Treasuries Rise as Emerging-Market Losses Fuel Growth Doubts

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Treasuries advanced as a selloff in emerging markets stoked demand for government debt amid concern that global growth is slowing.

Longer-term Treasuries led gains as investors await minutes from the Federal Reserve’s latest meeting for clues to the timing of a potential interest-rate boost. Minutes from the July gathering are set for release at 2 p.m. New York time. Oil tumbled to a six-year low, while equities fell.

“Global equities have been getting hammered,” said Tom Tucci, managing director and head of Treasury trading in New York at CIBC World Markets Corp. The Fed is trying to raise U.S. rates amid global uncertainty, he said.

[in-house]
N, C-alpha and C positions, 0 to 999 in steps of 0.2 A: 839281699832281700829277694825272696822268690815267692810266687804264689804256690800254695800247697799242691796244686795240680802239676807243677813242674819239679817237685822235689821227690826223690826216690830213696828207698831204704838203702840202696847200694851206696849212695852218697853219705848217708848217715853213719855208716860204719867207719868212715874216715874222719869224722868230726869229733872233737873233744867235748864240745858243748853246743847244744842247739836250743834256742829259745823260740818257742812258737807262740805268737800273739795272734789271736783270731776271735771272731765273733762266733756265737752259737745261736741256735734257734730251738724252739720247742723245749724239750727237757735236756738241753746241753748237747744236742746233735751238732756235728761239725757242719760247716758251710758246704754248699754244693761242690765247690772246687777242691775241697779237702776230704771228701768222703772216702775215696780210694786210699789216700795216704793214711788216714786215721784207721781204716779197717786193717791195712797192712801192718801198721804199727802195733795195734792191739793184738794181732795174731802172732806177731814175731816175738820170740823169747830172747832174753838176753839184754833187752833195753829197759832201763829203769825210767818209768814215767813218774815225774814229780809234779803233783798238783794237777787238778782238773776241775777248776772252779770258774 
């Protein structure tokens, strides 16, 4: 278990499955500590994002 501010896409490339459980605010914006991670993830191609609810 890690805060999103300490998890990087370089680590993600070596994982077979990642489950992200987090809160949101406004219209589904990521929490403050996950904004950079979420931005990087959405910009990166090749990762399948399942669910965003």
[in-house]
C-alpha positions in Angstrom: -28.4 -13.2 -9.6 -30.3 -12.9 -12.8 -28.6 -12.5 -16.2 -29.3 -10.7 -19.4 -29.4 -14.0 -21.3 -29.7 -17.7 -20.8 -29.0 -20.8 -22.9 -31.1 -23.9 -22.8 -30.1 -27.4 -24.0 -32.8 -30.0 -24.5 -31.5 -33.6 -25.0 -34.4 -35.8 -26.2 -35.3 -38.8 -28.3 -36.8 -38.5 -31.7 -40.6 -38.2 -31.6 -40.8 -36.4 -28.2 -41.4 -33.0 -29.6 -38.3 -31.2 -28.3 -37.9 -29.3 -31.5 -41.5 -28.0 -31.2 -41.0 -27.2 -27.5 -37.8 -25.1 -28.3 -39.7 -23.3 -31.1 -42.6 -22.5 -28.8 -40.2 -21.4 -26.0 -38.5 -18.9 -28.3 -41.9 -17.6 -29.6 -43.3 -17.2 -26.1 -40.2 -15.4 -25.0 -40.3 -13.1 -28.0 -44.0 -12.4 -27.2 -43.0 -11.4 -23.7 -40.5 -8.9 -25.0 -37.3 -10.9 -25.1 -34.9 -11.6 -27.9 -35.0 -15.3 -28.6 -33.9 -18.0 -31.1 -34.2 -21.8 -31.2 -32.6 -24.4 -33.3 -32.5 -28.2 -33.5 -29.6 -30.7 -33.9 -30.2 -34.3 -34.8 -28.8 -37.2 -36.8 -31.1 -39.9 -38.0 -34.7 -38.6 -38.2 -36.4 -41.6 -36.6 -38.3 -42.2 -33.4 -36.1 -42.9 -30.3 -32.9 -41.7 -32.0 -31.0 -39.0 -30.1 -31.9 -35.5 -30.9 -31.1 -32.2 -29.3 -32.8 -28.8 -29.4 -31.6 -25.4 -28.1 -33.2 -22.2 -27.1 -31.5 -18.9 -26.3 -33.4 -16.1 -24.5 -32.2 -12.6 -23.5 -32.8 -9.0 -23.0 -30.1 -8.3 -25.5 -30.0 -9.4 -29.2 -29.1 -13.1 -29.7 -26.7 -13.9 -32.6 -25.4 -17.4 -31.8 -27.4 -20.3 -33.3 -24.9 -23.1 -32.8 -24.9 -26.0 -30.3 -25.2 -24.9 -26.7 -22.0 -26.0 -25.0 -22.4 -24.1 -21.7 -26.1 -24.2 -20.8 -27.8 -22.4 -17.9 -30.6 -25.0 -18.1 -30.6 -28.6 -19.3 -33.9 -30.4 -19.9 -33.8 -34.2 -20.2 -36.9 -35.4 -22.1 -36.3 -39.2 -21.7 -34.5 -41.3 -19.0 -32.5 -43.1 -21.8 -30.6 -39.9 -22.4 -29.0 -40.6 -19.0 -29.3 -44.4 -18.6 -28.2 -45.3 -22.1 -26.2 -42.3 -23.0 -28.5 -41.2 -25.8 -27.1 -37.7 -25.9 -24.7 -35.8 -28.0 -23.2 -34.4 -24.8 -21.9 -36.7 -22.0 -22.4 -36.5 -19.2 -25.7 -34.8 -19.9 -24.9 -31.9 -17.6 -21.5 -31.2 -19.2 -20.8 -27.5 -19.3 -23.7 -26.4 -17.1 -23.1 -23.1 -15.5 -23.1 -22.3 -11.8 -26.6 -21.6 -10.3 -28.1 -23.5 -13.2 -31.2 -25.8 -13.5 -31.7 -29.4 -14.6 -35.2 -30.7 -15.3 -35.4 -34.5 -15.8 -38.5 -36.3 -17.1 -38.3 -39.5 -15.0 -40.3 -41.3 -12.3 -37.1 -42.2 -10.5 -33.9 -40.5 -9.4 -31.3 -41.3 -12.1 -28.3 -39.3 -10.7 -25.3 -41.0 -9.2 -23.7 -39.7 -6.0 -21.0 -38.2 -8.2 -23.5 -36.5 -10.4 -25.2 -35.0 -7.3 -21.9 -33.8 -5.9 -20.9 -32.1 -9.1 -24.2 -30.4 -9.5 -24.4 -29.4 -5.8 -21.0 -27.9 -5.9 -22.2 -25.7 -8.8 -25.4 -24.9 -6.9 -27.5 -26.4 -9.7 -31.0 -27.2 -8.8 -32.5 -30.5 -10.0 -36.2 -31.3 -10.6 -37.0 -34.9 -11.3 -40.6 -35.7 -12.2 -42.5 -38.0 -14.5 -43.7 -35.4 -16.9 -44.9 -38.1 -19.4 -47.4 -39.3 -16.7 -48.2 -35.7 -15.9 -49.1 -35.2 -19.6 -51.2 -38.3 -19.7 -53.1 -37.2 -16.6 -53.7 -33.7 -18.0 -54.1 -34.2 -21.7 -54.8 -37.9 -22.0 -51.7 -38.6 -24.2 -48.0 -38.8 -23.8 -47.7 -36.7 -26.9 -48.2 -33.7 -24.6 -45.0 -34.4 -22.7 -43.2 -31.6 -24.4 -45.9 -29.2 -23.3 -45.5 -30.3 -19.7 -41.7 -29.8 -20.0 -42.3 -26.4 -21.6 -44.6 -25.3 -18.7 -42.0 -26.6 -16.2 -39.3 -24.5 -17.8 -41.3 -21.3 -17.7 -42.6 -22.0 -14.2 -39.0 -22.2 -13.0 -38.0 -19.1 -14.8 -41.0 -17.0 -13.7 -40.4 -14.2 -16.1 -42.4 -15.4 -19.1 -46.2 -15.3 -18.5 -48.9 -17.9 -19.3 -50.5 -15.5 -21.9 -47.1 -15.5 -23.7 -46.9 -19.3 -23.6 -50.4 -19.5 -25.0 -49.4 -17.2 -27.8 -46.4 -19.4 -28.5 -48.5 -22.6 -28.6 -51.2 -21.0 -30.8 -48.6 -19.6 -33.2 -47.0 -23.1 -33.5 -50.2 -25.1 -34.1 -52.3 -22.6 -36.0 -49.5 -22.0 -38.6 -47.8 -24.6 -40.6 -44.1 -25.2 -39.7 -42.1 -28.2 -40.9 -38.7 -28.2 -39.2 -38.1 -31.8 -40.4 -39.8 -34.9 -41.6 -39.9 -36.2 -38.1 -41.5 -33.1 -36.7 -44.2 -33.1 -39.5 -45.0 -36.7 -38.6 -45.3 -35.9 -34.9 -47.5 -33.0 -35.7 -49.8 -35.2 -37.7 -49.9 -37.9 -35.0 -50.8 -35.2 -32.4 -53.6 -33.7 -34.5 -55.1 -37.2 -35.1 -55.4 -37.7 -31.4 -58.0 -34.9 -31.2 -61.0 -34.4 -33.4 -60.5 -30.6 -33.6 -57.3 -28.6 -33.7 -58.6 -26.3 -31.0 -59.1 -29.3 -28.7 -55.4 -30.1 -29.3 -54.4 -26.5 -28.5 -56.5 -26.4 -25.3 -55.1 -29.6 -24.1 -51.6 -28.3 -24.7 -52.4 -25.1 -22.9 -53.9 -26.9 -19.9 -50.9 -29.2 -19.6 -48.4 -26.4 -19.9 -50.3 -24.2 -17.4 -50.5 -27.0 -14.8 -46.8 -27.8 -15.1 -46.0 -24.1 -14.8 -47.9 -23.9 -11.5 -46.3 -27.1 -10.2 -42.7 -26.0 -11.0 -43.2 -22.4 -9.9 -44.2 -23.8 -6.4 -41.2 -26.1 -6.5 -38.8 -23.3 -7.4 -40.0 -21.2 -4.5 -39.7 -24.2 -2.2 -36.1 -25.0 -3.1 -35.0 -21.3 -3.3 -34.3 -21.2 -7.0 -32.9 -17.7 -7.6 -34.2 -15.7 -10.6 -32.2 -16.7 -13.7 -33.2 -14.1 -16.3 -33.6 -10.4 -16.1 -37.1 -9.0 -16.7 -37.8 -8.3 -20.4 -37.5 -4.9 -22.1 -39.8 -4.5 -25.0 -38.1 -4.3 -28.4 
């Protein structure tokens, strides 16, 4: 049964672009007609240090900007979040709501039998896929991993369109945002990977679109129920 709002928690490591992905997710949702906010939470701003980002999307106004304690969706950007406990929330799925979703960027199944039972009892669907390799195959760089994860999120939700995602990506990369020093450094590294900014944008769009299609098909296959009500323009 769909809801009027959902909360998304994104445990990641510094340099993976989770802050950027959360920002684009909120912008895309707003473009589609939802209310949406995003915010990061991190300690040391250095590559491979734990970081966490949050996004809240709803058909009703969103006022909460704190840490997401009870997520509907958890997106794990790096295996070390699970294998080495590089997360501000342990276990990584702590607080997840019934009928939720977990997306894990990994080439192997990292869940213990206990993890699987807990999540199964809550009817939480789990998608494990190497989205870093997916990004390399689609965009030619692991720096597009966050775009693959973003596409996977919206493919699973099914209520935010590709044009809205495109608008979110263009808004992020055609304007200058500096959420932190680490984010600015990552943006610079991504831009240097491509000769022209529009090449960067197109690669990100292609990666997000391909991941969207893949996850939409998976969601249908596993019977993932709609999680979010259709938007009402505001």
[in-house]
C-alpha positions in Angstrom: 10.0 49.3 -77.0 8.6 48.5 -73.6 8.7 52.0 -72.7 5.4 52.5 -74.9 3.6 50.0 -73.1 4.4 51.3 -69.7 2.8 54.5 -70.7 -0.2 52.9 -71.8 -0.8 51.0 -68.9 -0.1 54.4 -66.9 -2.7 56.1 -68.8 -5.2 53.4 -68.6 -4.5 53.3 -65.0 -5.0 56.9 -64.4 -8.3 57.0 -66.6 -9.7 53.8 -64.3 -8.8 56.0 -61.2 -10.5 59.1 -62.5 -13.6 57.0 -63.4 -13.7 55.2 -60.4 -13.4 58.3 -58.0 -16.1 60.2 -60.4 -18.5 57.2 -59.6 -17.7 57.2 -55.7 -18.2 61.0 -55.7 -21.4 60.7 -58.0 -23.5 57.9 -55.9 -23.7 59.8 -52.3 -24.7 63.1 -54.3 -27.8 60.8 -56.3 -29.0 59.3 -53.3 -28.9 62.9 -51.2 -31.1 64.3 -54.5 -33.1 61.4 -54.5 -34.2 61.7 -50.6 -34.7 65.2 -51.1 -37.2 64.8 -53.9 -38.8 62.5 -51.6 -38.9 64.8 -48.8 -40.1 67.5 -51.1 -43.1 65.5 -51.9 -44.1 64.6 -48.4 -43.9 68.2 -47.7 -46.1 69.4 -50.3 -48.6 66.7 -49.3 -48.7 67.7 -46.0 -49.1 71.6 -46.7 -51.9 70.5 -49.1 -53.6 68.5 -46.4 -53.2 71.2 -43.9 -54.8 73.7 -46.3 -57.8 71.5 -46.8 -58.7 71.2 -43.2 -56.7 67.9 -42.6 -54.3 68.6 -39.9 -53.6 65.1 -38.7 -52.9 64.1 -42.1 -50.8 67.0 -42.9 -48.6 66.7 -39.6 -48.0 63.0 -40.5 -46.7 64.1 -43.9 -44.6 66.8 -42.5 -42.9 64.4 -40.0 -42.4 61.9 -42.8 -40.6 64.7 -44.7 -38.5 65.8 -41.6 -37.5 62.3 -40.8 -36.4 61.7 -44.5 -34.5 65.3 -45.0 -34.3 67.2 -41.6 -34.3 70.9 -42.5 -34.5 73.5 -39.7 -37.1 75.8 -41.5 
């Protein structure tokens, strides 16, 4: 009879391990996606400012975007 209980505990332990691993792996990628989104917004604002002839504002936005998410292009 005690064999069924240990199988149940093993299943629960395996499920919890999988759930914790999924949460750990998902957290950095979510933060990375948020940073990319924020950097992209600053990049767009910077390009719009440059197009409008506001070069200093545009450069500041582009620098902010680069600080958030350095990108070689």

Benchmark U.S. 10-year note yields fell about two basis points, or 0.02 percentage point, to 2.17 percent as of 11:31 a.m. New York time, according to Bloomberg Bond Trader data. The 2 percent security due in August 2025 rose about 1/4, or $2.50 per $1,000 face amount, to 98 17/32.

The yield on the 30-year bond fell about three basis points to 2.83 percent.

Treasuries fell earlier even as a Labor Department report showed the consumer price index climbed 0.1 percent after a 0.3 percent gain the month before, a Labor Department report showed Wednesday. The median forecast of economists surveyed by Bloomberg projected a 0.2 percent increase.

At their meeting last month, Fed policy makers said they’d be ready to raise interest rates when there had been “some further improvement in the labor market” and when they are “reasonably confident” inflation is moving toward 2 percent.

Futures show traders see about a 48 percent probability the Fed will raise its benchmark rate at its Sept. 16-17 meeting, based on the assumption that the effective fed funds rate will average 0.375 percent after the first increase. It has kept its key rate in a range of zero to 0.25 percent since December 2008.

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